Despite international condemnation and an opposition boycott, Madagascar is holding its first poll since a March 2009 coup. Wednesday’s constitutional referendum has been criticised as a bid to shore up current strongman Andry Rajoelina’s power.
AFP - Voting got off to a calm and orderly start Wednesday in Madagascar's constitutional referendum, meant to kickstart a process aimed at solving the island's political crisis, an AFP journalist said.
In the capital Antananarivo, voters were ready and waiting when polling stations opened at 6:00 am (0300 GMT).
"People seem to be taking an interest. There were people already waiting at 6:00 am," said Rija Rakotobe, an official in charge of a polling station in the capital where half a dozen people were queueing up to vote.
The referendum is the first poll since the March 2009 coup that ousted elected president Marc Ravalomanana and brought the Indian Ocean island's current strongman Andry Rajoelina to power.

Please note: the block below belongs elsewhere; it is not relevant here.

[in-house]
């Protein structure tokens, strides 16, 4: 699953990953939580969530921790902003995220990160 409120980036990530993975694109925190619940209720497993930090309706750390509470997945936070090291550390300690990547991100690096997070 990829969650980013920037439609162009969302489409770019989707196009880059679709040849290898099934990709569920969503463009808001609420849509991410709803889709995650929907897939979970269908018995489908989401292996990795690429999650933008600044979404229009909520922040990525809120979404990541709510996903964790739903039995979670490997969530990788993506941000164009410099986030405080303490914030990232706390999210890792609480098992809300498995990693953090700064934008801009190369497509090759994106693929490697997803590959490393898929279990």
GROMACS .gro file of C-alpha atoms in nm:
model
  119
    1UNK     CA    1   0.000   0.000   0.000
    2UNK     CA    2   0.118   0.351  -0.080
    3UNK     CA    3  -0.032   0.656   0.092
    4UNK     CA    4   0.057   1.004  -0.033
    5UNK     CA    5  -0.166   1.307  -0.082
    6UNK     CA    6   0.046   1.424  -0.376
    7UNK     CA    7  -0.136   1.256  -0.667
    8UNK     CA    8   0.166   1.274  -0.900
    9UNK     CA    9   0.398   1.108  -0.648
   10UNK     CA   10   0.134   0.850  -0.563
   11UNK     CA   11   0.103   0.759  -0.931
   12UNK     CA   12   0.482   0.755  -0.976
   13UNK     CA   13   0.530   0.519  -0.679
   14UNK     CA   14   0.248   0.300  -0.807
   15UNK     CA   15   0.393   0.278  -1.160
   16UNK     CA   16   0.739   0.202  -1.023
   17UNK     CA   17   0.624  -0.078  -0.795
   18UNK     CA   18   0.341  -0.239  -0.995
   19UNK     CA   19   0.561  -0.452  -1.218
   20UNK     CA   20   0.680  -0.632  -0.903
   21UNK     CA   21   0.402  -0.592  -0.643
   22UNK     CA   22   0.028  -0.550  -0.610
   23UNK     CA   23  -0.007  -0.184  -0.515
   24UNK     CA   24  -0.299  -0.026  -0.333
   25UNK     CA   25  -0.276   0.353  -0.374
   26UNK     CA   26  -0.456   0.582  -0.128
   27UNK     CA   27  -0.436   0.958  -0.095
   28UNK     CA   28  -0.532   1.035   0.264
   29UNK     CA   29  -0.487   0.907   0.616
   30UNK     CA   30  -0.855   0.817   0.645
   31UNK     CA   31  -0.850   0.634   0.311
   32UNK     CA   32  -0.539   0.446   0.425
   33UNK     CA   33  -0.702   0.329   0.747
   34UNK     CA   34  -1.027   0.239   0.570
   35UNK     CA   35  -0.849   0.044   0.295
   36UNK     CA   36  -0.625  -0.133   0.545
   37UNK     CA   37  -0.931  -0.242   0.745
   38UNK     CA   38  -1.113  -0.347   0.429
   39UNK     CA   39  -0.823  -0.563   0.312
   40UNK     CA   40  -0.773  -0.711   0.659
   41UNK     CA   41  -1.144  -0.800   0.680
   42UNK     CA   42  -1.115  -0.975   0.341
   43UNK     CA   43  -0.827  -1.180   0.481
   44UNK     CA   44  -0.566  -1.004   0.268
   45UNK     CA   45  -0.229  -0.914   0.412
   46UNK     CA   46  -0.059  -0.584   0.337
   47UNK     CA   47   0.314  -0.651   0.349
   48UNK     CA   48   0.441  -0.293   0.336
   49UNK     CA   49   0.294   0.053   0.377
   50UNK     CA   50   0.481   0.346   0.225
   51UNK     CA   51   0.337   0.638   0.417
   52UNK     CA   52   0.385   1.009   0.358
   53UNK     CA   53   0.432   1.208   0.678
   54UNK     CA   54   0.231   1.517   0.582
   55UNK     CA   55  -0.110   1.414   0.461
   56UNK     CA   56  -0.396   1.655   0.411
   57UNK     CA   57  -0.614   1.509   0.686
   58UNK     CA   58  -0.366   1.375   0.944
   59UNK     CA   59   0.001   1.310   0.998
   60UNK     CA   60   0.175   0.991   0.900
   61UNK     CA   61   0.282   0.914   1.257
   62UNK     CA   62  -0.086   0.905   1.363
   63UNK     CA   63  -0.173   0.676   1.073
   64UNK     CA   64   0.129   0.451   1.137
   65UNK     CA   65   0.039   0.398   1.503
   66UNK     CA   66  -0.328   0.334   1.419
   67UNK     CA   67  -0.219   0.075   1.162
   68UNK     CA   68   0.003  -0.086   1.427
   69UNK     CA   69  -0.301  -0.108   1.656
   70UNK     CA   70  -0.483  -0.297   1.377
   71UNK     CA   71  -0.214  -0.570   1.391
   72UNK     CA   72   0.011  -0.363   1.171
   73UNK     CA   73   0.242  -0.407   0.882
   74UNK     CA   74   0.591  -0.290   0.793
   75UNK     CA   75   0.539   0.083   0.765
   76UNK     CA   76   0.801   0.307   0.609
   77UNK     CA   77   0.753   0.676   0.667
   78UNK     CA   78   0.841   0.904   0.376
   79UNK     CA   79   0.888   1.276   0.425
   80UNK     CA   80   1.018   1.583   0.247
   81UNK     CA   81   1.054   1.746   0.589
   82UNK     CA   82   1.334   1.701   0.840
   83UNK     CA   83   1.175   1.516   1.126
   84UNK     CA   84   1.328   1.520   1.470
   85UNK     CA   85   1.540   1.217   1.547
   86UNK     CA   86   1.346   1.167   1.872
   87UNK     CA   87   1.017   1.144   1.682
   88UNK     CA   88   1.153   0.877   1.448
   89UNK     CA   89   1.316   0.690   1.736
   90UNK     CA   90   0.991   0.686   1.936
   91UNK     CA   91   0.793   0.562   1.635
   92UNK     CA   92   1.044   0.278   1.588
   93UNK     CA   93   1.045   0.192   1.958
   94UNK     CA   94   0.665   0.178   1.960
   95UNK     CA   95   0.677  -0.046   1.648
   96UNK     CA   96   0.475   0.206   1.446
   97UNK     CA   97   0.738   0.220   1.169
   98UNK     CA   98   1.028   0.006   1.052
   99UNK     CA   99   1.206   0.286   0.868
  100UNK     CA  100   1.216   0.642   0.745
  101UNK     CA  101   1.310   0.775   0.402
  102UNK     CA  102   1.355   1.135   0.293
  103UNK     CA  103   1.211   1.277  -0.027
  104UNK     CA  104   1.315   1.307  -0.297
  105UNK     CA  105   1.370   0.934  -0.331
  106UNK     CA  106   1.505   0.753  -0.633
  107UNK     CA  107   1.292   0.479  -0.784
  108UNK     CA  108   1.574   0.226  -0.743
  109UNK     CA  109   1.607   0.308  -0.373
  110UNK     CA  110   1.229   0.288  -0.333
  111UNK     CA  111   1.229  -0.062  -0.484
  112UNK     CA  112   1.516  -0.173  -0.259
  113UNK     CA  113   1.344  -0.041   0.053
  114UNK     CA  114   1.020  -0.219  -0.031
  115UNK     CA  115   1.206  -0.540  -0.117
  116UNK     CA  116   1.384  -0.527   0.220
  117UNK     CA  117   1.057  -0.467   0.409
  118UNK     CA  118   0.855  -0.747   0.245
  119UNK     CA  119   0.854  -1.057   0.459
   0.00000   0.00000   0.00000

It marks the first phase of a process agreed to by Rajoelina and around 100 small political movements to lift the island out of political limbo. The process has however been rejected by the opposition and criticised by the international community.
Just under eight million voters are eleigible to cast their ballots Wednesday.
Turnout will be key as the main opposition groups, headed by three former presidents, are calling for a boycott, arguing that Rajoelina has reneged on past deals and that Madagascar needs a broader consensus before voting its way out of the crisis.
The international community, on which the Madagascan economy is highly reliant, has made its scepticism clear.
"The political structures and processes created by the de-facto government remain insufficiently democratic and consensual," US Deputy Assistant Secretary for African Affairs Karl Wycoff said during a visit earlier this month.
With opposition heavyweights simply boycotting the vote, the "no" camp has struggled to rally any significant support.
Date created : 2010-11-17